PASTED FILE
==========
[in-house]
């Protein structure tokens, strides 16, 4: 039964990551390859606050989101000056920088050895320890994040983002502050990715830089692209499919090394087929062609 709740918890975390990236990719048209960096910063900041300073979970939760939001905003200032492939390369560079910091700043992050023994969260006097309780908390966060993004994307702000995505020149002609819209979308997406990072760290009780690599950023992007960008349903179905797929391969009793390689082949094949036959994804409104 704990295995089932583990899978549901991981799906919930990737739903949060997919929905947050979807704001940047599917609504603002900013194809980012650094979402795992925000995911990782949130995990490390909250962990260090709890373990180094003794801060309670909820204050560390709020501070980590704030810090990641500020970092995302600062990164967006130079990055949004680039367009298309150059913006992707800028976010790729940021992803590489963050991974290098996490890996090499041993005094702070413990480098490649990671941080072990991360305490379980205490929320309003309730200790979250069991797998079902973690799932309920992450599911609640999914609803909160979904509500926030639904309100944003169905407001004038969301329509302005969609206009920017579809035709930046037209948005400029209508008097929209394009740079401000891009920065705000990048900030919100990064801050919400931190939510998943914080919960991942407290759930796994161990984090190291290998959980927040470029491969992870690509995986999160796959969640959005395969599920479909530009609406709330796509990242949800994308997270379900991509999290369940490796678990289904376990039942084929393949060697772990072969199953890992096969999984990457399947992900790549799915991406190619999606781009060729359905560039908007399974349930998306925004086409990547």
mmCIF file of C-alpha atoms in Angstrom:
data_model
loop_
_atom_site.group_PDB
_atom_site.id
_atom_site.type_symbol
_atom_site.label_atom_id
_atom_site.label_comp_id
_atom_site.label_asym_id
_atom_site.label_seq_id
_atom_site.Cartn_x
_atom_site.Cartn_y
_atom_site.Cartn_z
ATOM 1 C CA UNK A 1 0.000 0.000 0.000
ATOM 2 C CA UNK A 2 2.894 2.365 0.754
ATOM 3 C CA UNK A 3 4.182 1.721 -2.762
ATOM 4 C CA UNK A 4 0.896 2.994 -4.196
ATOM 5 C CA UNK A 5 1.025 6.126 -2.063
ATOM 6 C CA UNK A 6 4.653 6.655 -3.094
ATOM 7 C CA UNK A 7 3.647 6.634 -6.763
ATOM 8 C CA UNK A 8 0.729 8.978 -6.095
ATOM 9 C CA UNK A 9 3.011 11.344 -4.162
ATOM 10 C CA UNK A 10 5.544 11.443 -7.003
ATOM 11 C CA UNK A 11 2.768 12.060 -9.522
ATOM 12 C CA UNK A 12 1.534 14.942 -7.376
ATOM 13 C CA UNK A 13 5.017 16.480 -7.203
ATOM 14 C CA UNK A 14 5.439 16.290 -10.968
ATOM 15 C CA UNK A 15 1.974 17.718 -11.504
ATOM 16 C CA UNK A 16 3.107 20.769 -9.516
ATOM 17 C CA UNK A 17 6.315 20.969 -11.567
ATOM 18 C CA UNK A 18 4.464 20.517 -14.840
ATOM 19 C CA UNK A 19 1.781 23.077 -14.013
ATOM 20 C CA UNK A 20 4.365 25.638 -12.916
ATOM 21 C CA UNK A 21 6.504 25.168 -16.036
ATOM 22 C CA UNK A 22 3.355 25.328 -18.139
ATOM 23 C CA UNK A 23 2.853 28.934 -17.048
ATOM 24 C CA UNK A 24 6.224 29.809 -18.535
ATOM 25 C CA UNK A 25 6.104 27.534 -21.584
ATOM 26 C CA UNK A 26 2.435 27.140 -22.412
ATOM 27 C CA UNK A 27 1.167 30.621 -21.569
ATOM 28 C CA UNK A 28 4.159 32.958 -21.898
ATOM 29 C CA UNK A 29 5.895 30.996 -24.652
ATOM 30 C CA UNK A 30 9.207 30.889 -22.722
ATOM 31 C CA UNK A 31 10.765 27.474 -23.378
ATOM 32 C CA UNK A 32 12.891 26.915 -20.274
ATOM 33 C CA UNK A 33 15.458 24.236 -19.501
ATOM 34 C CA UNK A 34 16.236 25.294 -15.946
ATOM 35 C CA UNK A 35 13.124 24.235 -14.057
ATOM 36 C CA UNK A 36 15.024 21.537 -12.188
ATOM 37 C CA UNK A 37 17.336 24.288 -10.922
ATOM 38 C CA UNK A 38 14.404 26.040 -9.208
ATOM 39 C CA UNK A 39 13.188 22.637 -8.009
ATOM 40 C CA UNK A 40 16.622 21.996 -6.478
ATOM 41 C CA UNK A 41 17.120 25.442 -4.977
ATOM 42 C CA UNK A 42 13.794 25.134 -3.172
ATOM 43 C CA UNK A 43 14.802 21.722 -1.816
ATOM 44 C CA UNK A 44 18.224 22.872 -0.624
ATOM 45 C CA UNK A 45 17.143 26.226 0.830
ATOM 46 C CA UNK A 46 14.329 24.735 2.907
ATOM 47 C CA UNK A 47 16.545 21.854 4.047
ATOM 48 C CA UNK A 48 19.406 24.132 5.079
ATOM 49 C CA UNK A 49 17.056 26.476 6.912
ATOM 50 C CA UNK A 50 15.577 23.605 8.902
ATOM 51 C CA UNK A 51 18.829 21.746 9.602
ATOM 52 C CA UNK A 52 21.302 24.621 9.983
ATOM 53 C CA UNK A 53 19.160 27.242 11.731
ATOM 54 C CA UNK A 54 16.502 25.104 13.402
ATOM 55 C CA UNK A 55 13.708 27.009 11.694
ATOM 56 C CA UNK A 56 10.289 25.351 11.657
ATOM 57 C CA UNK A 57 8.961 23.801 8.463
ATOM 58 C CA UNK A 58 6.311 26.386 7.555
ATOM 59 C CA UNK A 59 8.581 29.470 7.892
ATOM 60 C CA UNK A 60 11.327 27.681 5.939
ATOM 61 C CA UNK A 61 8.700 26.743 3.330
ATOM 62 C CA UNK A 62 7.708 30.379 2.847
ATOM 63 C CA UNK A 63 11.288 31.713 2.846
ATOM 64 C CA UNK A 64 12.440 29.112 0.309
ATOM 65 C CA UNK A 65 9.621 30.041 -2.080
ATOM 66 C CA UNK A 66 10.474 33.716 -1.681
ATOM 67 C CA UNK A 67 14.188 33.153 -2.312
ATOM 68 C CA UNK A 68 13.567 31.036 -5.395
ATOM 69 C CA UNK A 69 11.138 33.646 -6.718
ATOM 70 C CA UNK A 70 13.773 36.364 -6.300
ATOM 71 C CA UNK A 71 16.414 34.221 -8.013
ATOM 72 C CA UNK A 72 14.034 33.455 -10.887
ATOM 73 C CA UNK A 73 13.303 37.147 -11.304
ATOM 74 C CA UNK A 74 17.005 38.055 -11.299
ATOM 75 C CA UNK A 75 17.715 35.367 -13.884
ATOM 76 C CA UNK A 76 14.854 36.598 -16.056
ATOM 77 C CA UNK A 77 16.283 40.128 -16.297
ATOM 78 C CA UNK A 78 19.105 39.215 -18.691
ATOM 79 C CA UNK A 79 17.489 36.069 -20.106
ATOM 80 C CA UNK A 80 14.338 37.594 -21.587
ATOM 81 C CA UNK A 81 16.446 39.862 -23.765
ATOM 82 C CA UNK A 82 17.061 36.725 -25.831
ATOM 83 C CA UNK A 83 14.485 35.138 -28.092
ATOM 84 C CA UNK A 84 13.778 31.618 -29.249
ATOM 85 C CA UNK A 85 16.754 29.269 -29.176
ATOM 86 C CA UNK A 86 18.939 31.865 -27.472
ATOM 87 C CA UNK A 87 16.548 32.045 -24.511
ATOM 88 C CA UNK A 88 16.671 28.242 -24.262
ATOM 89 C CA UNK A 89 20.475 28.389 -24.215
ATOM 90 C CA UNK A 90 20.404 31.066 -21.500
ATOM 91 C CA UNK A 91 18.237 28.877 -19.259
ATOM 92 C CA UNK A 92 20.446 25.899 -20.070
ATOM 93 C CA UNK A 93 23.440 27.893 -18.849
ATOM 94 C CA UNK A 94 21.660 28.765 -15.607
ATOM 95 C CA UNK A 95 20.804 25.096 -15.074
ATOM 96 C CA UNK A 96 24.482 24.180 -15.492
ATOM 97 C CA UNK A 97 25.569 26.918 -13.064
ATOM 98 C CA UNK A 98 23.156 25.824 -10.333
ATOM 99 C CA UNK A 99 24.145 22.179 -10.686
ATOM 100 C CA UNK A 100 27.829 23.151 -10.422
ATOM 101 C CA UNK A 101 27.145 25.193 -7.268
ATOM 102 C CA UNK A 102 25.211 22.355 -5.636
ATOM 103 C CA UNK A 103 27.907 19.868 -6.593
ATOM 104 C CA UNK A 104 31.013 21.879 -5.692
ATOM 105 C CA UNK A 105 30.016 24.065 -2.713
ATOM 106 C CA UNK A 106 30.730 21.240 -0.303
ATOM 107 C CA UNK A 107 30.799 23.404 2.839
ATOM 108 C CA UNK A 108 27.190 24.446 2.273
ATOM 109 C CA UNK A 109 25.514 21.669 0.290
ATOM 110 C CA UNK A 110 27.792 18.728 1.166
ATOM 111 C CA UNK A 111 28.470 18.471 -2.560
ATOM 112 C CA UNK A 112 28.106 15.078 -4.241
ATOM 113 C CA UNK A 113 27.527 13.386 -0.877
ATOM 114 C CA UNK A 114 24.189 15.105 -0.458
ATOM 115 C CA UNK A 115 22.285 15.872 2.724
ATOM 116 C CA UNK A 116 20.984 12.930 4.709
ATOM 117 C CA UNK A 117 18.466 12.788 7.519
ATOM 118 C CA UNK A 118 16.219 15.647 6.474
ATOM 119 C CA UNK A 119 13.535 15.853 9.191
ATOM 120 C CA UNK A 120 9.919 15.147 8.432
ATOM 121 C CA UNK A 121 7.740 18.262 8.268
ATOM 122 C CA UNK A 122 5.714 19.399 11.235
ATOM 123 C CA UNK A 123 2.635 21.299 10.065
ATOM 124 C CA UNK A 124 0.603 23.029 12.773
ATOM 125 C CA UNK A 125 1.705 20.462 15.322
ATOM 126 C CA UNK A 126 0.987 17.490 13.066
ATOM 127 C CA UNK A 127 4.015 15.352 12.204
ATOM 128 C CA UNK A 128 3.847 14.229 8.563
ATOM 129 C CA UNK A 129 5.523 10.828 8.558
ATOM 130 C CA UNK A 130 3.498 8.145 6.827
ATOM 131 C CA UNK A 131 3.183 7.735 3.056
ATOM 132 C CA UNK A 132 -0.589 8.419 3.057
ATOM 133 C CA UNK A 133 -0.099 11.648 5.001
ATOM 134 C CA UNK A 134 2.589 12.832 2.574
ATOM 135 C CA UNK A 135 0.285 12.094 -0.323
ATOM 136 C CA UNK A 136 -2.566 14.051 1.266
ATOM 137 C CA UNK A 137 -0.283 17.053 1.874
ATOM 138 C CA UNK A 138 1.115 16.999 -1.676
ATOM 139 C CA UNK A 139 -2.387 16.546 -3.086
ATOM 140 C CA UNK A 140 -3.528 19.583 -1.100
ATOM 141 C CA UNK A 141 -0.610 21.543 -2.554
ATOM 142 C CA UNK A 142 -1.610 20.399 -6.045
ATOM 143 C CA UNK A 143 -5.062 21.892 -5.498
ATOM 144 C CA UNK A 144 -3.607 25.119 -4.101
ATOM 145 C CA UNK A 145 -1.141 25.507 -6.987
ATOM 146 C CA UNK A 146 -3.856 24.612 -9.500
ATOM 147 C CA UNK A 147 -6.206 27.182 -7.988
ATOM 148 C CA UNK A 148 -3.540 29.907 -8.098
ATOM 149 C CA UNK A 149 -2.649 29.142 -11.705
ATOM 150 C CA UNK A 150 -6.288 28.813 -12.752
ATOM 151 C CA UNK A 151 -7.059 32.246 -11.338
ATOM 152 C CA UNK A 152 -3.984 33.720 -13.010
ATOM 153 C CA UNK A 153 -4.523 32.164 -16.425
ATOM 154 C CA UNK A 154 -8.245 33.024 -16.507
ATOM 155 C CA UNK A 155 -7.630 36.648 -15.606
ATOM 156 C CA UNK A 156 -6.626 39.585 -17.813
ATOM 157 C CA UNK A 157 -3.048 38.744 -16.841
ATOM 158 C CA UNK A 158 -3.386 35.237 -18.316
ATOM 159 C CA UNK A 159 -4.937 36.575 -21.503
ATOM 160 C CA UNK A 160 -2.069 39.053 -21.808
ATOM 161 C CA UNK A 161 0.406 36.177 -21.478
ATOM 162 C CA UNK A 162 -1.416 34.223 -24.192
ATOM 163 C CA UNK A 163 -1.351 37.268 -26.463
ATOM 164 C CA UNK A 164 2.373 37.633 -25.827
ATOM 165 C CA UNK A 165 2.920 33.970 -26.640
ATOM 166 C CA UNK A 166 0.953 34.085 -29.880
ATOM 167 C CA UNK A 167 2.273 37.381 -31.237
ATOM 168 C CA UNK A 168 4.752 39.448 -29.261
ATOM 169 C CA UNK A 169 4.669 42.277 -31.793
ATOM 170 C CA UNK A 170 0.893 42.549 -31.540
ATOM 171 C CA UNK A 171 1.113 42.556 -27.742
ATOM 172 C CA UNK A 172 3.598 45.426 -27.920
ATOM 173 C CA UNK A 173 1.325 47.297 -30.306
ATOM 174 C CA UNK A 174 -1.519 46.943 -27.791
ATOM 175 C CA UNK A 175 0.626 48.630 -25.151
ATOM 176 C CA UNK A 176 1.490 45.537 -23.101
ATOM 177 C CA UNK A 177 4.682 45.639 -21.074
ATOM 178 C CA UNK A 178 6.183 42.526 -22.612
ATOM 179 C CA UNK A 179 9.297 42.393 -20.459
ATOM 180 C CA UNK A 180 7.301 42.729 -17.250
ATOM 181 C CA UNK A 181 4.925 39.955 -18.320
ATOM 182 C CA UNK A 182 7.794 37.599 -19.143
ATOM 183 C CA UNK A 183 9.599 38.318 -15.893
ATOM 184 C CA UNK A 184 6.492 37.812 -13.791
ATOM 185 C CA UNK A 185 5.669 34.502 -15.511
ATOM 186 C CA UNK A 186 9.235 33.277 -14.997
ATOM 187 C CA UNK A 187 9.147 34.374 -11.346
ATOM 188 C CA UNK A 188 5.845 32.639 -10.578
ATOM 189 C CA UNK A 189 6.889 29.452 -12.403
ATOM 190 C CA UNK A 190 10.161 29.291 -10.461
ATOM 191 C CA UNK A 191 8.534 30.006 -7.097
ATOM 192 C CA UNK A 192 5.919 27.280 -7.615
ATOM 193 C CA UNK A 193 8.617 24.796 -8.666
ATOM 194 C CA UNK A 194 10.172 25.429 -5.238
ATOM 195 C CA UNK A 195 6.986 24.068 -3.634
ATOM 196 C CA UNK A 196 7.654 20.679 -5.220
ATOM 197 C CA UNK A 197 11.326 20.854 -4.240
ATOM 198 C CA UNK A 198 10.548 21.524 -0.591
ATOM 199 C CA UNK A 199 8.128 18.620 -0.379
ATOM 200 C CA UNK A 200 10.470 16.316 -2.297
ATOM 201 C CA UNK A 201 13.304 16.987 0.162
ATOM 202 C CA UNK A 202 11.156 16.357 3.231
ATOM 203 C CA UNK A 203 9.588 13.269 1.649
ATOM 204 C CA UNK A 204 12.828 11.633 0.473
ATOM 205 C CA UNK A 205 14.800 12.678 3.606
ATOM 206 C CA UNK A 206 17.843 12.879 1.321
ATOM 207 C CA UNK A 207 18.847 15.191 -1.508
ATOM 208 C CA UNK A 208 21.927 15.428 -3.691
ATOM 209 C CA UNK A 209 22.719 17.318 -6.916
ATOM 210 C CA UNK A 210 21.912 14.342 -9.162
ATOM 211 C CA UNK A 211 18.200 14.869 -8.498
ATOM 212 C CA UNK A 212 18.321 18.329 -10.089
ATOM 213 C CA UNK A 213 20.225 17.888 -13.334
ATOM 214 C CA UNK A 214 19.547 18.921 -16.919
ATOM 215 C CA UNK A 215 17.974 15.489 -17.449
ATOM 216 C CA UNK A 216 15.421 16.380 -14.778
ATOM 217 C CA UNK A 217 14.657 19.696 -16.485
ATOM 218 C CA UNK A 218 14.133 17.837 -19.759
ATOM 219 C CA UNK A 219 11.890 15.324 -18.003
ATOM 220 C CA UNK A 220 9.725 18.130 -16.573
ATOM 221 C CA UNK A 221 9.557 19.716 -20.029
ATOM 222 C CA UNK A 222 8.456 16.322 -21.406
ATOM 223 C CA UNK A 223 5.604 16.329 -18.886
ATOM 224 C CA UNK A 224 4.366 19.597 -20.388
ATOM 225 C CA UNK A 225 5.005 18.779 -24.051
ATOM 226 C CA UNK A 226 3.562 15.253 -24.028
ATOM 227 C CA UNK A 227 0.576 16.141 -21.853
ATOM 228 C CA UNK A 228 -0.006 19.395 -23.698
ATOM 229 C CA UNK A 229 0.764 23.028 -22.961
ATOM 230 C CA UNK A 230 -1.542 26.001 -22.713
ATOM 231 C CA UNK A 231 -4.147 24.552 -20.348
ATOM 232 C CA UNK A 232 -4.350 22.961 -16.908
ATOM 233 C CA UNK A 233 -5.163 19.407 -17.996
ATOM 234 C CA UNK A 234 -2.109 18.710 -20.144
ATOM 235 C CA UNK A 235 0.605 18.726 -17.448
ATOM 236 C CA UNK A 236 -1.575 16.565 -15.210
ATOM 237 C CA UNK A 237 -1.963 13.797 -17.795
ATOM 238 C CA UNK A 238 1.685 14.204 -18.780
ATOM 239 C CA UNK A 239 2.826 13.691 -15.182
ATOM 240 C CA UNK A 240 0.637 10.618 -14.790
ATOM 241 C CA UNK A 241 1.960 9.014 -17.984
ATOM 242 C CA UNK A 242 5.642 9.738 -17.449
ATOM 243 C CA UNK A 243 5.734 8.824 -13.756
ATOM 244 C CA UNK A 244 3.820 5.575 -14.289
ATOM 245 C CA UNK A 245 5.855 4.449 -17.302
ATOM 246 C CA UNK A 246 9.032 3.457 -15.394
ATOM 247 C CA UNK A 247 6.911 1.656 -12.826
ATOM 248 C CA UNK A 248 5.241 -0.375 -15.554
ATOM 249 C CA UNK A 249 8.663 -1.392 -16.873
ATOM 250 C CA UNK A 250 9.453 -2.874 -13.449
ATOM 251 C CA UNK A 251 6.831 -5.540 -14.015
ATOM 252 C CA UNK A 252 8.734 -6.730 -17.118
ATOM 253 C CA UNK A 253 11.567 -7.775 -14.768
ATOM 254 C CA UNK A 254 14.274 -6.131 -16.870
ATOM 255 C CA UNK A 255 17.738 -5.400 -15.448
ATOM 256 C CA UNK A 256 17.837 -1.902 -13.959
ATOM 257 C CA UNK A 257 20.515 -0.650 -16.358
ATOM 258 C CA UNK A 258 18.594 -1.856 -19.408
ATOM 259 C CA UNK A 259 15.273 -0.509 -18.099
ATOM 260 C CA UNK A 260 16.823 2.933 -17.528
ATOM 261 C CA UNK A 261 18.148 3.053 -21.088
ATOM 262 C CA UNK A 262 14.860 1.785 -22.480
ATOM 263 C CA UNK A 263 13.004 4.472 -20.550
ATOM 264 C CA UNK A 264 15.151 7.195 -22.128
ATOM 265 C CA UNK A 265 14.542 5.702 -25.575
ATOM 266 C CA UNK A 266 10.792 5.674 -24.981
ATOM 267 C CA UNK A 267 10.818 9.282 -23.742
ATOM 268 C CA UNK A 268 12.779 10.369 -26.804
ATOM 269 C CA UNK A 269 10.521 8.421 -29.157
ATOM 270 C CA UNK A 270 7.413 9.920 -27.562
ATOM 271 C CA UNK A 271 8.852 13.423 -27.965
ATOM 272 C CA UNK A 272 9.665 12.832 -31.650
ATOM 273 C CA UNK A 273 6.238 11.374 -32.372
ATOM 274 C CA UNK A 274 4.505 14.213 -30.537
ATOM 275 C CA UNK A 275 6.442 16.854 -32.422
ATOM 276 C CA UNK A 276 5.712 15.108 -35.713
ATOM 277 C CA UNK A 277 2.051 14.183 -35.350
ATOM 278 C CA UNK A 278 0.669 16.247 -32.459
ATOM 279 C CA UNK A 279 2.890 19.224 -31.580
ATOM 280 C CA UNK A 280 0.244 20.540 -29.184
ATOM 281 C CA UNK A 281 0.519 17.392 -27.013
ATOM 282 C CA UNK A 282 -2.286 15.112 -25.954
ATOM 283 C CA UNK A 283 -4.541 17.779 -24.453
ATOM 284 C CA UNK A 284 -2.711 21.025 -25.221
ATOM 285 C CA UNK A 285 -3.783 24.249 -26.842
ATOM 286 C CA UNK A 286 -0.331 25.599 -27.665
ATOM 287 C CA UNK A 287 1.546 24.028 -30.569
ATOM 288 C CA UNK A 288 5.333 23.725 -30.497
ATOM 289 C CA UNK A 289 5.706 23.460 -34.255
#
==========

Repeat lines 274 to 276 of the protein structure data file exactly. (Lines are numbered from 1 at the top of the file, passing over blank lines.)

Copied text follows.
ATOM 259 C CA UNK A 259 15.273 -0.509 -18.099
ATOM 260 C CA UNK A 260 16.823 2.933 -17.528
ATOM 261 C CA UNK A 261 18.148 3.053 -21.088